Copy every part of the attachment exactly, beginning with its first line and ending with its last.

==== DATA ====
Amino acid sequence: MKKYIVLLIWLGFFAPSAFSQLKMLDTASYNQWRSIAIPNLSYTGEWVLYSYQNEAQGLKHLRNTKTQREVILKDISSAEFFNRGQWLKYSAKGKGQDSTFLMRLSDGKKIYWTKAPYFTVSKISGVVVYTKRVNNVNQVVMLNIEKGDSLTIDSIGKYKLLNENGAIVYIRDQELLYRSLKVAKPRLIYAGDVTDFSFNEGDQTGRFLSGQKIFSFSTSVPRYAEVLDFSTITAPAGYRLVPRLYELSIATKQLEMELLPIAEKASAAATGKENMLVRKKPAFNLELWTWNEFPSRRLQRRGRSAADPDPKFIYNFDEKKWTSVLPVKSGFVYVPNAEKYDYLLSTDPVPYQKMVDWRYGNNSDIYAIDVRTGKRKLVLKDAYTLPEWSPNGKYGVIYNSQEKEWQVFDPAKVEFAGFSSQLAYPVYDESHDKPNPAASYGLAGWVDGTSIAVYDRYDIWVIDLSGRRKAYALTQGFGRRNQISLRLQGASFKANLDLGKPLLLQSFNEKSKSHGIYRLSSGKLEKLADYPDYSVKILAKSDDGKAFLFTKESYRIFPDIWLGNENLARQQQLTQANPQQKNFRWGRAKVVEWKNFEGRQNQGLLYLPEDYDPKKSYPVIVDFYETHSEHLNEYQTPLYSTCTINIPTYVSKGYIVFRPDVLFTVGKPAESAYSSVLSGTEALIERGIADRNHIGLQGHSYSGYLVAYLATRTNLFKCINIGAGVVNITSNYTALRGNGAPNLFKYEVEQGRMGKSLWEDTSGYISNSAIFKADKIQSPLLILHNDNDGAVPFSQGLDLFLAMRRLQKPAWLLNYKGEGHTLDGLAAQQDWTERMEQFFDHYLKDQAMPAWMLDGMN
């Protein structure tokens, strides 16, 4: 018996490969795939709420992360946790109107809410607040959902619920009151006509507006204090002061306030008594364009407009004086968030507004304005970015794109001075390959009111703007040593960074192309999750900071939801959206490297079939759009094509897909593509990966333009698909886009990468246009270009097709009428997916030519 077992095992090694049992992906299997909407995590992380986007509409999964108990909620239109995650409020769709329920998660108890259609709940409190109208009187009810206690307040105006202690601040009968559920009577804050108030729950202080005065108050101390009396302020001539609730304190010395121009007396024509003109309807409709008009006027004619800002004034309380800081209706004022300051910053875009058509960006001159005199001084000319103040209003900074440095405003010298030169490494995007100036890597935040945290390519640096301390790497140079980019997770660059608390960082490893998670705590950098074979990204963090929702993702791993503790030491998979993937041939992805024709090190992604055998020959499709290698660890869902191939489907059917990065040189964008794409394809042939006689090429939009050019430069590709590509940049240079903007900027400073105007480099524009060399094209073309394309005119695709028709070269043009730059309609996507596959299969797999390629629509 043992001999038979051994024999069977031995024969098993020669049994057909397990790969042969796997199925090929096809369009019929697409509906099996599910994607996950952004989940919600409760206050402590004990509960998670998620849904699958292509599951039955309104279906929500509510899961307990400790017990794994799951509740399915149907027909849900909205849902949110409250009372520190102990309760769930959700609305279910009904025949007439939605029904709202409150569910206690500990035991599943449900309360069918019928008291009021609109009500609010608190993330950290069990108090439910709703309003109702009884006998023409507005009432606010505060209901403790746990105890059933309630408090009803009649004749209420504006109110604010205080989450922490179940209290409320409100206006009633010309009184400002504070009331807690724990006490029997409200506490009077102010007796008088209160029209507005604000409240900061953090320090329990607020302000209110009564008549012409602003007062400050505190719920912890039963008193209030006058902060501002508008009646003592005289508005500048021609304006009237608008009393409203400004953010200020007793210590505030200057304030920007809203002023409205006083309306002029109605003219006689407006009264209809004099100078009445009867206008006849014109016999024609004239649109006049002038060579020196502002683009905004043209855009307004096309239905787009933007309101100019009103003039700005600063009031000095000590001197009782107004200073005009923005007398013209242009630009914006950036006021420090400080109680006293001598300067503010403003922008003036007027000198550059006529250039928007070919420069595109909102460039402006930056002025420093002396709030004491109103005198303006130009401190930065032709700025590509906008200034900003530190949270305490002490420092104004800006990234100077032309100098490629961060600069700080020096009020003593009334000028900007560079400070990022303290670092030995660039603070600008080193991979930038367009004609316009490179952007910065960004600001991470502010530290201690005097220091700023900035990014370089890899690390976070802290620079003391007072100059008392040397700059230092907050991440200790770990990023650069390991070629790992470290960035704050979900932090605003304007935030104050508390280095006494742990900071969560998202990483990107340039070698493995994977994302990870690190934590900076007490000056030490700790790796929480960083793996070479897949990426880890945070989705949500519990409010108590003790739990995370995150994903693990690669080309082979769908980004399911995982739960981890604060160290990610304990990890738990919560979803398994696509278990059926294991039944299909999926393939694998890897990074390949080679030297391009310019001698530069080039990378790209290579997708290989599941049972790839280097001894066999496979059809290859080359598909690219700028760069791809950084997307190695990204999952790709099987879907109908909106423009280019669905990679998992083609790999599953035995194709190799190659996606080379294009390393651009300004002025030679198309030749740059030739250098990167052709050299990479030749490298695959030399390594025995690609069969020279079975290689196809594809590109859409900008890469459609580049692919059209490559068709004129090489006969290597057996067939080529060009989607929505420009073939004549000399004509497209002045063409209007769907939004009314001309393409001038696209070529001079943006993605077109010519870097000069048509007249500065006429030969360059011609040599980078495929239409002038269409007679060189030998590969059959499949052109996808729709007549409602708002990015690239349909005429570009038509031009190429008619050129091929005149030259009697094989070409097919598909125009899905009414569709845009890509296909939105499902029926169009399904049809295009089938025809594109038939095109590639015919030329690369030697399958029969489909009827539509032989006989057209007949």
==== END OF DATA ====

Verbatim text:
Amino acid sequence: MKKYIVLLIWLGFFAPSAFSQLKMLDTASYNQWRSIAIPNLSYTGEWVLYSYQNEAQGLKHLRNTKTQREVILKDISSAEFFNRGQWLKYSAKGKGQDSTFLMRLSDGKKIYWTKAPYFTVSKISGVVVYTKRVNNVNQVVMLNIEKGDSLTIDSIGKYKLLNENGAIVYIRDQELLYRSLKVAKPRLIYAGDVTDFSFNEGDQTGRFLSGQKIFSFSTSVPRYAEVLDFSTITAPAGYRLVPRLYELSIATKQLEMELLPIAEKASAAATGKENMLVRKKPAFNLELWTWNEFPSRRLQRRGRSAADPDPKFIYNFDEKKWTSVLPVKSGFVYVPNAEKYDYLLSTDPVPYQKMVDWRYGNNSDIYAIDVRTGKRKLVLKDAYTLPEWSPNGKYGVIYNSQEKEWQVFDPAKVEFAGFSSQLAYPVYDESHDKPNPAASYGLAGWVDGTSIAVYDRYDIWVIDLSGRRKAYALTQGFGRRNQISLRLQGASFKANLDLGKPLLLQSFNEKSKSHGIYRLSSGKLEKLADYPDYSVKILAKSDDGKAFLFTKESYRIFPDIWLGNENLARQQQLTQANPQQKNFRWGRAKVVEWKNFEGRQNQGLLYLPEDYDPKKSYPVIVDFYETHSEHLNEYQTPLYSTCTINIPTYVSKGYIVFRPDVLFTVGKPAESAYSSVLSGTEALIERGIADRNHIGLQGHSYSGYLVAYLATRTNLFKCINIGAGVVNITSNYTALRGNGAPNLFKYEVEQGRMGKSLWEDTSGYISNSAIFKADKIQSPLLILHNDNDGAVPFSQGLDLFLAMRRLQKPAWLLNYKGEGHTLDGLAAQQDWTERMEQFFDHYLKDQAMPAWMLDGMN
């Protein structure tokens, strides 16, 4: 018996490969795939709420992360946790109107809410607040959902619920009151006509507006204090002061306030008594364009407009004086968030507004304005970015794109001075390959009111703007040593960074192309999750900071939801959206490297079939759009094509897909593509990966333009698909886009990468246009270009097709009428997916030519 077992095992090694049992992906299997909407995590992380986007509409999964108990909620239109995650409020769709329920998660108890259609709940409190109208009187009810206690307040105006202690601040009968559920009577804050108030729950202080005065108050101390009396302020001539609730304190010395121009007396024509003109309807409709008009006027004619800002004034309380800081209706004022300051910053875009058509960006001159005199001084000319103040209003900074440095405003010298030169490494995007100036890597935040945290390519640096301390790497140079980019997770660059608390960082490893998670705590950098074979990204963090929702993702791993503790030491998979993937041939992805024709090190992604055998020959499709290698660890869902191939489907059917990065040189964008794409394809042939006689090429939009050019430069590709590509940049240079903007900027400073105007480099524009060399094209073309394309005119695709028709070269043009730059309609996507596959299969797999390629629509 043992001999038979051994024999069977031995024969098993020669049994057909397990790969042969796997199925090929096809369009019929697409509906099996599910994607996950952004989940919600409760206050402590004990509960998670998620849904699958292509599951039955309104279906929500509510899961307990400790017990794994799951509740399915149907027909849900909205849902949110409250009372520190102990309760769930959700609305279910009904025949007439939605029904709202409150569910206690500990035991599943449900309360069918019928008291009021609109009500609010608190993330950290069990108090439910709703309003109702009884006998023409507005009432606010505060209901403790746990105890059933309630408090009803009649004749209420504006109110604010205080989450922490179940209290409320409100206006009633010309009184400002504070009331807690724990006490029997409200506490009077102010007796008088209160029209507005604000409240900061953090320090329990607020302000209110009564008549012409602003007062400050505190719920912890039963008193209030006058902060501002508008009646003592005289508005500048021609304006009237608008009393409203400004953010200020007793210590505030200057304030920007809203002023409205006083309306002029109605003219006689407006009264209809004099100078009445009867206008006849014109016999024609004239649109006049002038060579020196502002683009905004043209855009307004096309239905787009933007309101100019009103003039700005600063009031000095000590001197009782107004200073005009923005007398013209242009630009914006950036006021420090400080109680006293001598300067503010403003922008003036007027000198550059006529250039928007070919420069595109909102460039402006930056002025420093002396709030004491109103005198303006130009401190930065032709700025590509906008200034900003530190949270305490002490420092104004800006990234100077032309100098490629961060600069700080020096009020003593009334000028900007560079400070990022303290670092030995660039603070600008080193991979930038367009004609316009490179952007910065960004600001991470502010530290201690005097220091700023900035990014370089890899690390976070802290620079003391007072100059008392040397700059230092907050991440200790770990990023650069390991070629790992470290960035704050979900932090605003304007935030104050508390280095006494742990900071969560998202990483990107340039070698493995994977994302990870690190934590900076007490000056030490700790790796929480960083793996070479897949990426880890945070989705949500519990409010108590003790739990995370995150994903693990690669080309082979769908980004399911995982739960981890604060160290990610304990990890738990919560979803398994696509278990059926294991039944299909999926393939694998890897990074390949080679030297391009310019001698530069080039990378790209290579997708290989599941049972790839280097001894066999496979059809290859080359598909690219700028760069791809950084997307190695990204999952790709099987879907109908909106423009280019669905990679998992083609790999599953035995194709190799190659996606080379294009390393651009300004002025030679198309030749740059030739250098990167052709050299990479030749490298695959030399390594025995690609069969020279079975290689196809594809590109859409900008890469459609580049692919059209490559068709004129090489006969290597057996067939080529060009989607929505420009073939004549000399004509497209002045063409209007769907939004009314001309393409001038696209070529001079943006993605077109010519870097000069048509007249500065006429030969360059011609040599980078495929239409002038269409007679060189030998590969059959499949052109996808729709007549409602708002990015690239349909005429570009038509031009190429008619050129091929005149030259009697094989070409097919598909125009899905009414569709845009890509296909939105499902029926169009399904049809295009089938025809594109038939095109590639015919030329690369030697399958029969489909009827539509032989006989057209007949």